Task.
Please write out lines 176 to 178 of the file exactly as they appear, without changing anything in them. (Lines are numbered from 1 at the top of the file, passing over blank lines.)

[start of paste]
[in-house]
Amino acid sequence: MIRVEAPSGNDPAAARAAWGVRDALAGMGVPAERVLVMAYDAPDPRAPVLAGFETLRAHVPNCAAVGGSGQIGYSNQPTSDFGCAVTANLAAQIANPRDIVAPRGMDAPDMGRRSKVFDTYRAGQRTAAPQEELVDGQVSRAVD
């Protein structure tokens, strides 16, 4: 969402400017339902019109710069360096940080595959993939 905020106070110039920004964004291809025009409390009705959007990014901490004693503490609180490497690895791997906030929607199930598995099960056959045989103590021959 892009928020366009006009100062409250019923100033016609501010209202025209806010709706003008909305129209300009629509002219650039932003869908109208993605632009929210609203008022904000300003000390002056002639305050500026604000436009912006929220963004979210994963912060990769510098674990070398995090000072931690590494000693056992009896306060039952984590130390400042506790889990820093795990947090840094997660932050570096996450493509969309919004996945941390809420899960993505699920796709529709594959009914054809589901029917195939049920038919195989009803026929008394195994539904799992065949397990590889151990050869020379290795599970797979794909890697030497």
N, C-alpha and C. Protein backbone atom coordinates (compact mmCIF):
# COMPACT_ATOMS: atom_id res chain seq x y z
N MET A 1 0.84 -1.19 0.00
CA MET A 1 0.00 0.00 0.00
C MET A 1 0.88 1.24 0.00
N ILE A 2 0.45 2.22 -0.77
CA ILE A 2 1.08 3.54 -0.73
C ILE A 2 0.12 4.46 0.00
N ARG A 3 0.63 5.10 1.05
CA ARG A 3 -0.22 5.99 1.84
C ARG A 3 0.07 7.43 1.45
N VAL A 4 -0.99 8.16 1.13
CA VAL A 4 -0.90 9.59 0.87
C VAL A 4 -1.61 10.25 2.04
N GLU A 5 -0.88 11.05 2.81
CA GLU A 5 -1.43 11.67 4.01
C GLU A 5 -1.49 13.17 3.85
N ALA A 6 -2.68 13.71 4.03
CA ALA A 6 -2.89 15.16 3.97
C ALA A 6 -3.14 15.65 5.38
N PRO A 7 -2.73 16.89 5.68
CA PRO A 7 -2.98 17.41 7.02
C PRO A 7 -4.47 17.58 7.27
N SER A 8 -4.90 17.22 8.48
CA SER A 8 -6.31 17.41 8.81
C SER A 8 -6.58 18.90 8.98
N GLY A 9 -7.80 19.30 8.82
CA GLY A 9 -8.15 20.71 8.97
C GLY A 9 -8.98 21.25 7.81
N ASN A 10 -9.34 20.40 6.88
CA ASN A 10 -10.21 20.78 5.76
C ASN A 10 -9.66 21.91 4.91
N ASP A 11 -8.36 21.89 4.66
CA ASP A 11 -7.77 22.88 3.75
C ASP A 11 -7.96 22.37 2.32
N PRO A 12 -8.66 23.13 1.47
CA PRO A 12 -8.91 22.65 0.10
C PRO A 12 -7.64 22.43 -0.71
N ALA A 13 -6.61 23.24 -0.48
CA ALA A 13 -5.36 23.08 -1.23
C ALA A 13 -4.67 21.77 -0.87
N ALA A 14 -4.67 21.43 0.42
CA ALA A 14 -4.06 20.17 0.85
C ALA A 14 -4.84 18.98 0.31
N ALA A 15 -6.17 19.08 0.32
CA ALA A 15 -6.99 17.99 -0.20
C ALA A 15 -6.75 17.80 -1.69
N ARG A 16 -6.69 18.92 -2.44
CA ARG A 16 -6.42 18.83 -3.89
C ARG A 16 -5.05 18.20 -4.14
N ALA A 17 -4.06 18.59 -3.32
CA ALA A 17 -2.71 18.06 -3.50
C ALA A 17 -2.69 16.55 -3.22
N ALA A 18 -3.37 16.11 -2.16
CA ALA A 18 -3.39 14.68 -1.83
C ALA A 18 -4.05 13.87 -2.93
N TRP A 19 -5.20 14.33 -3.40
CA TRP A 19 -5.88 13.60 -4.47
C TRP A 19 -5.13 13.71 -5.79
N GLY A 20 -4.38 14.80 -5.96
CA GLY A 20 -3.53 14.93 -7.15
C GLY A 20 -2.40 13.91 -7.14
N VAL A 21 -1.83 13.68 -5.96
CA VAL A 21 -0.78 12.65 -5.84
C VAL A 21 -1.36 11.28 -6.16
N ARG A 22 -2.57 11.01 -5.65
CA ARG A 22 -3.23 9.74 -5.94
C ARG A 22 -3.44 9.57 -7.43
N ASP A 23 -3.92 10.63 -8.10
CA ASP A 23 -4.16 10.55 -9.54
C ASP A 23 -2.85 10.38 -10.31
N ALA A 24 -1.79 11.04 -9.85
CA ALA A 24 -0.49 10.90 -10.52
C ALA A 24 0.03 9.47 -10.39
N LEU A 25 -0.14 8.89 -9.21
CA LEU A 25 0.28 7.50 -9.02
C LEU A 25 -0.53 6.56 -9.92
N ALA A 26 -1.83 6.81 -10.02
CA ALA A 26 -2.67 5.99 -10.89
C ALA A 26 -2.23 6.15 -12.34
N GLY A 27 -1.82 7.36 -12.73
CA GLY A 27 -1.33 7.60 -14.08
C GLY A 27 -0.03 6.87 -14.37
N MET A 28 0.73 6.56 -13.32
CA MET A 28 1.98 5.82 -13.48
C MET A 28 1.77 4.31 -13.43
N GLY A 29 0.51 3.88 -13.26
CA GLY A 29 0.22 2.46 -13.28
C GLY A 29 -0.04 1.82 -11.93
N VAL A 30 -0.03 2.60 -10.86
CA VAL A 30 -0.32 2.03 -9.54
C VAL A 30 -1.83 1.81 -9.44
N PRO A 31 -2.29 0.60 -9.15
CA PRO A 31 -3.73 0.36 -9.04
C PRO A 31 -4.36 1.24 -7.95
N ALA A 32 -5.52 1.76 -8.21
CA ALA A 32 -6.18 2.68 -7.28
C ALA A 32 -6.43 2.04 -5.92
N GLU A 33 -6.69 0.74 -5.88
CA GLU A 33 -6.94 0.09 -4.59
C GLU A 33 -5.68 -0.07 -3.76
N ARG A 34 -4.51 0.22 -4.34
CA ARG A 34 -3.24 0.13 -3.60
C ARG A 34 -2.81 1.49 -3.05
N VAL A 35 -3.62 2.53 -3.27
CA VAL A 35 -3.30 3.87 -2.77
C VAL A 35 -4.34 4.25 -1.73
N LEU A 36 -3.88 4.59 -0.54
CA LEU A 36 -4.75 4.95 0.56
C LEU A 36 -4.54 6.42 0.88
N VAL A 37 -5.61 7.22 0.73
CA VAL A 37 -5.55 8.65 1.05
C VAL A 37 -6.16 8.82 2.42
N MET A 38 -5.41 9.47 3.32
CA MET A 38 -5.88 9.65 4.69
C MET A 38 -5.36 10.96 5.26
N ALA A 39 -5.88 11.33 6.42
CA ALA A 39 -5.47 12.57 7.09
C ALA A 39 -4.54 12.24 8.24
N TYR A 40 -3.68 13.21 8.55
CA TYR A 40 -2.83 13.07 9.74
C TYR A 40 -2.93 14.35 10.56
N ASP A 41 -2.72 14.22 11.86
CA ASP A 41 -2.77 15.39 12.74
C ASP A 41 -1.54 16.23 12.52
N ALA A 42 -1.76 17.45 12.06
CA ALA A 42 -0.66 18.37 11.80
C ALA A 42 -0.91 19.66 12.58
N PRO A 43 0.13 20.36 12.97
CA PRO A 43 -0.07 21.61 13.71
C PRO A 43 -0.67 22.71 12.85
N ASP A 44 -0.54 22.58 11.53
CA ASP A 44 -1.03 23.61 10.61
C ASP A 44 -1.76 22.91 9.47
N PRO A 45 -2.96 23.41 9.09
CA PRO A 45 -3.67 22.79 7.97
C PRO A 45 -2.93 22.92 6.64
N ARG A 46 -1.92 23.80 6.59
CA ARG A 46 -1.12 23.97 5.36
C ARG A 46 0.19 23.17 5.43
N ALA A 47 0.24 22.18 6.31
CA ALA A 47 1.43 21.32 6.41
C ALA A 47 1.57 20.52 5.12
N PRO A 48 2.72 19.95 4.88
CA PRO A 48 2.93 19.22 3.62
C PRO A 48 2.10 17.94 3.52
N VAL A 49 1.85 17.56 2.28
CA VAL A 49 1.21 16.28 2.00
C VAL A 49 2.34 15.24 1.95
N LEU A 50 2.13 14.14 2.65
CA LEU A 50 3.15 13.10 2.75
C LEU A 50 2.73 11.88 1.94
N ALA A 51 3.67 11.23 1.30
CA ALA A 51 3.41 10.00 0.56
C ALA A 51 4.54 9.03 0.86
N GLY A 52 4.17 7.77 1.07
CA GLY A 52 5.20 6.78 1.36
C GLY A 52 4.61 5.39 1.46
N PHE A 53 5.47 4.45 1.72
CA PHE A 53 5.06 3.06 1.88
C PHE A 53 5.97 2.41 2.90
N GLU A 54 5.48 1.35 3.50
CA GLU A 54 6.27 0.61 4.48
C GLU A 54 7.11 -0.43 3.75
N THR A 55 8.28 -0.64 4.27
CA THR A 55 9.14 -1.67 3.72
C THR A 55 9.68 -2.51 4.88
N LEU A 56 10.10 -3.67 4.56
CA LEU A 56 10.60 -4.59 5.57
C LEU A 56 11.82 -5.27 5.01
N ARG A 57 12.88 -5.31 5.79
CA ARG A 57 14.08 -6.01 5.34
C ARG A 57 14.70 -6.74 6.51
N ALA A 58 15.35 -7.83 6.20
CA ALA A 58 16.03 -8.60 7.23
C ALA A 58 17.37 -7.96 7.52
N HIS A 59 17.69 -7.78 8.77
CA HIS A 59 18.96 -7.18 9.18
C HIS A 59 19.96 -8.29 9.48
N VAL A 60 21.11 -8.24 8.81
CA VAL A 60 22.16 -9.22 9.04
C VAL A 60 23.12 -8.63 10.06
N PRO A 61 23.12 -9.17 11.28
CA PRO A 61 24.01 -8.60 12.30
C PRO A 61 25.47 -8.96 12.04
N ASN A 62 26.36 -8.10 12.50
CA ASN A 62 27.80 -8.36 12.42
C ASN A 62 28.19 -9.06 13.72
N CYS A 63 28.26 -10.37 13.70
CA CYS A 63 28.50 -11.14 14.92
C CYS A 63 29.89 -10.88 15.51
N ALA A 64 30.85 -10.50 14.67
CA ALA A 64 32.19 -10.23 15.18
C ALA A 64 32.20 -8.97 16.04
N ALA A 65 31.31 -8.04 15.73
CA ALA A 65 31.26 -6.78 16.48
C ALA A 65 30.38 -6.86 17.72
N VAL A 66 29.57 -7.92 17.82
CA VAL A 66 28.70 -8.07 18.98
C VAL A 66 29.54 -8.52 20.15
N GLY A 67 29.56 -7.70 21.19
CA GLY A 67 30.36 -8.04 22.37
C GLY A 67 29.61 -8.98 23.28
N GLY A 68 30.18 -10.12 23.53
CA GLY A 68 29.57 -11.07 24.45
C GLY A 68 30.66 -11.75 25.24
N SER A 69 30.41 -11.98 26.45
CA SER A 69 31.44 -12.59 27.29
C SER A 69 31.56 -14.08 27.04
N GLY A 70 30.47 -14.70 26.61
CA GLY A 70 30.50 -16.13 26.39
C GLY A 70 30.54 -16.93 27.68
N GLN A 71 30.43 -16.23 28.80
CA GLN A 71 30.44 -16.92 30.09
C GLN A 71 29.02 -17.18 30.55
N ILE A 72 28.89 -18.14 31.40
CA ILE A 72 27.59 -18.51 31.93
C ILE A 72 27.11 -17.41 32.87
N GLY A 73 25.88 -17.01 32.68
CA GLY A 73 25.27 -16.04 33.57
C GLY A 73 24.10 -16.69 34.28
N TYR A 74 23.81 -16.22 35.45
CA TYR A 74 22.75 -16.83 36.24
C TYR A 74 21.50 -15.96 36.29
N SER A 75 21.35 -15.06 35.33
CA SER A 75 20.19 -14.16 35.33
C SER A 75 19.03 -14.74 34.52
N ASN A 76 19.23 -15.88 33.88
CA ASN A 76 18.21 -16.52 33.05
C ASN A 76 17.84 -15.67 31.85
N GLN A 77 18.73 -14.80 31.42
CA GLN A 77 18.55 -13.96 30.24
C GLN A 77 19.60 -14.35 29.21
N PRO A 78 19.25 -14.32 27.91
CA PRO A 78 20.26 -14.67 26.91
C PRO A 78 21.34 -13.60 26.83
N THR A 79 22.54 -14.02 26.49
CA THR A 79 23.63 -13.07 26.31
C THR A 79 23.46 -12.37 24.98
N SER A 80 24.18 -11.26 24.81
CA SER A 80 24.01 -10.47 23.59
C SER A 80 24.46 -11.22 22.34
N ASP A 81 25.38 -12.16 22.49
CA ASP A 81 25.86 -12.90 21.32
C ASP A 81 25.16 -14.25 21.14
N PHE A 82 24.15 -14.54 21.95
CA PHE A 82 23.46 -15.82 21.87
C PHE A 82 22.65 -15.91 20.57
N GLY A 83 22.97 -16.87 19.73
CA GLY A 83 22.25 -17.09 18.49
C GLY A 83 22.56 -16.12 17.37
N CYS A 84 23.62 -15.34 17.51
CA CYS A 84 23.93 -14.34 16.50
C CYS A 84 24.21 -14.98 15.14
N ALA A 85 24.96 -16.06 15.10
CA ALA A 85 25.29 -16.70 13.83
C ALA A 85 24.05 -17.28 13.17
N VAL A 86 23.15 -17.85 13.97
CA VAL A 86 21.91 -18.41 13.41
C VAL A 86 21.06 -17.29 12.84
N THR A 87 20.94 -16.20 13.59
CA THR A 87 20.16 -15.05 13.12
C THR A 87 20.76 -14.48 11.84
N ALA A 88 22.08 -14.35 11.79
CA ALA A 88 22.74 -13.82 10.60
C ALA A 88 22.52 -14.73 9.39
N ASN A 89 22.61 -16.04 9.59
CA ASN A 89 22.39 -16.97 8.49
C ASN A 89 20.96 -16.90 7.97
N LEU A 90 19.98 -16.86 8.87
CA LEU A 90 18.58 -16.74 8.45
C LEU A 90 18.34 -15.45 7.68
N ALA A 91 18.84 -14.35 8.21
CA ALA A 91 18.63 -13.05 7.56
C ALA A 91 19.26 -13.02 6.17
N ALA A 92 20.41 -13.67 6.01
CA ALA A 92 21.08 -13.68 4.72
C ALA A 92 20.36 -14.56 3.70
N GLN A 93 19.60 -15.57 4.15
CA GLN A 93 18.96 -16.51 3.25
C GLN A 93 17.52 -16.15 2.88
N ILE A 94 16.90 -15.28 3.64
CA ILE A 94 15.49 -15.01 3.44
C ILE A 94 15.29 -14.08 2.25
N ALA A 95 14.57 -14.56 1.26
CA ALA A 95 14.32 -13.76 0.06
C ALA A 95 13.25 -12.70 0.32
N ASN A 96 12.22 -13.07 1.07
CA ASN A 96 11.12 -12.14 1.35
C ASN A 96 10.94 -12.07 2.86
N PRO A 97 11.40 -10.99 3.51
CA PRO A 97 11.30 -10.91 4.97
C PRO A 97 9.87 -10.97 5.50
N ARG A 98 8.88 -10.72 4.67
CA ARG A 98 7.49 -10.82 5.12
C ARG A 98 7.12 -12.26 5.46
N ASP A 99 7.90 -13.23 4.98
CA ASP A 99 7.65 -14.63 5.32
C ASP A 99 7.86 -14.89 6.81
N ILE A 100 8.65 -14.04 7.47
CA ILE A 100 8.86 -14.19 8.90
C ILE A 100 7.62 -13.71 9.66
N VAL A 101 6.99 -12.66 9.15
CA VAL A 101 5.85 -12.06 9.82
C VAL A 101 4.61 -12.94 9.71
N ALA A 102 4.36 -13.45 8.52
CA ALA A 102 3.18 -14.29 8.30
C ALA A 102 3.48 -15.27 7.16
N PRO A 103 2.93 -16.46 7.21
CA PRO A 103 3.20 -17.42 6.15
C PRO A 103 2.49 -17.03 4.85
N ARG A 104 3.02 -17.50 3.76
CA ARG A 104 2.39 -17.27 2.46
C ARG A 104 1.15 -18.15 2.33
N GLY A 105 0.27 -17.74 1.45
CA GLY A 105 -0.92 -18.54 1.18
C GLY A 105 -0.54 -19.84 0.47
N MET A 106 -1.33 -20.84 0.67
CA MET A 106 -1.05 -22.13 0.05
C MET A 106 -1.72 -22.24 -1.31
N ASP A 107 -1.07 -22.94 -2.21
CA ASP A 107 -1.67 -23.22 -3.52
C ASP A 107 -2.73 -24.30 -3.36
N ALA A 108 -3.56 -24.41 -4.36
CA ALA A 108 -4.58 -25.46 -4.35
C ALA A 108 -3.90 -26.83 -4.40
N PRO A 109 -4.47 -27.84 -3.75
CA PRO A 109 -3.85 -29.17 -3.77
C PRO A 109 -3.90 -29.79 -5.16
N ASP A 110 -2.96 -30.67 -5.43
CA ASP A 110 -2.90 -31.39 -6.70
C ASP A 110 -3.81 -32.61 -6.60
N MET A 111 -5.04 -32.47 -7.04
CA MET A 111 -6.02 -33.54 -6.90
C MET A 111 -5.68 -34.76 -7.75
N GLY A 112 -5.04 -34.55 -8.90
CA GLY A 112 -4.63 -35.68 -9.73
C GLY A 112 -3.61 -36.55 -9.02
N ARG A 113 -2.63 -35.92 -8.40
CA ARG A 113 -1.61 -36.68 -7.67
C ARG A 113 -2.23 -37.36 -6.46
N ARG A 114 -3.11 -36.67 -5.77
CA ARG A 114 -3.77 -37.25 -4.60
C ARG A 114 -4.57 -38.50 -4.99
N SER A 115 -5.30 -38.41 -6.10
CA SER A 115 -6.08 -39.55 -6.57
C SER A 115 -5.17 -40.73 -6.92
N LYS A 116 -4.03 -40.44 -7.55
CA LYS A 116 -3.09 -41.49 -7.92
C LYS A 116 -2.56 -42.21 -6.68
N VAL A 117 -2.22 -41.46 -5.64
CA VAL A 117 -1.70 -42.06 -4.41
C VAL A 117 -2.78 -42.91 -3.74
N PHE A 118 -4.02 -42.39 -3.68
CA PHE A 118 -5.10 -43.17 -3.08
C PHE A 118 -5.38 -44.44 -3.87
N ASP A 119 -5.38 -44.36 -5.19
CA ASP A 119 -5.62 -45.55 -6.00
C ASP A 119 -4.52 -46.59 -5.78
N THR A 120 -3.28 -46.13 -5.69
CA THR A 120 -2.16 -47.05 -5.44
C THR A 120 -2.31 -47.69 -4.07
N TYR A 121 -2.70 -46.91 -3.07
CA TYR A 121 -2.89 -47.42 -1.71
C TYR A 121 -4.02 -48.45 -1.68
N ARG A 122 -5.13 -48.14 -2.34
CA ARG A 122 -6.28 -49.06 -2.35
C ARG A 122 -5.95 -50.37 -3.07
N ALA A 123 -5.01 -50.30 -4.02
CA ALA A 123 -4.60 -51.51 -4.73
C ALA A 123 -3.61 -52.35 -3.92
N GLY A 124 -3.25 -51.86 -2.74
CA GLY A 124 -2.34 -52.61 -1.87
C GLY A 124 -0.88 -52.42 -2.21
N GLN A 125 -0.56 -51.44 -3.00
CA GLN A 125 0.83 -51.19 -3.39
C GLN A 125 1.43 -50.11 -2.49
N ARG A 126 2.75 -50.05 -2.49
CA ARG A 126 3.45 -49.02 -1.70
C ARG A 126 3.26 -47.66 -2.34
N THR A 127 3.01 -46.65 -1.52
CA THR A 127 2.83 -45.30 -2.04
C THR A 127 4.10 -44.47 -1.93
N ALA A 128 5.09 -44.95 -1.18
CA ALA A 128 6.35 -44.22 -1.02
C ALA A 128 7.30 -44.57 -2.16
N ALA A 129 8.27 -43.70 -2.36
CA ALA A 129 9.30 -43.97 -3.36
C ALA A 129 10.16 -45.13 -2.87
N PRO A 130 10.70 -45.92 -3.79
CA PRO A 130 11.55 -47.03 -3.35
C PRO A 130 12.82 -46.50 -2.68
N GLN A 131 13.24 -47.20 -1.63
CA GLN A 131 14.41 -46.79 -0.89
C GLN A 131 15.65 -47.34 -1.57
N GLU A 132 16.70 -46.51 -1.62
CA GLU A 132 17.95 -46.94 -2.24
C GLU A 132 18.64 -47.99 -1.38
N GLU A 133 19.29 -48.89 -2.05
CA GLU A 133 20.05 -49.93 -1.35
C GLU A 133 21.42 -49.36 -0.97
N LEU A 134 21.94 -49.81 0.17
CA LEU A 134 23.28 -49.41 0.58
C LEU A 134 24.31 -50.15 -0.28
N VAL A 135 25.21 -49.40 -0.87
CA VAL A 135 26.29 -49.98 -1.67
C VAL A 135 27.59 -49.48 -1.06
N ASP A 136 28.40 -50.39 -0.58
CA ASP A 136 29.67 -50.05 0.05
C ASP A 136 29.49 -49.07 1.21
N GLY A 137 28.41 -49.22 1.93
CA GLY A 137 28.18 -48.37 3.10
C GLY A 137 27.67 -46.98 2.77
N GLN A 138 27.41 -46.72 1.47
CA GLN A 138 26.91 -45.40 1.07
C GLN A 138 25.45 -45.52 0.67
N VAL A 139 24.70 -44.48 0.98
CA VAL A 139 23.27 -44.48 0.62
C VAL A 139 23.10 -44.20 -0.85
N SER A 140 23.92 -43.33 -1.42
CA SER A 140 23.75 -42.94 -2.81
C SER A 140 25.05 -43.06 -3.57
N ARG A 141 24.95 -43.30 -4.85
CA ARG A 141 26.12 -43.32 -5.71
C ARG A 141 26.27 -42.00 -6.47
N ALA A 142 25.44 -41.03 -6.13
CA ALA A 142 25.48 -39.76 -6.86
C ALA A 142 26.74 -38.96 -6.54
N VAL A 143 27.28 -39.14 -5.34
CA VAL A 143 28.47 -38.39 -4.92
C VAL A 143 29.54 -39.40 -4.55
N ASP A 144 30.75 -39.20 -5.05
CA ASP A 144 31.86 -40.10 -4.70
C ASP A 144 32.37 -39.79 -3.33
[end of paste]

C ARG A 57 14.70 -6.74 6.51
N ALA A 58 15.35 -7.83 6.20
CA ALA A 58 16.03 -8.60 7.23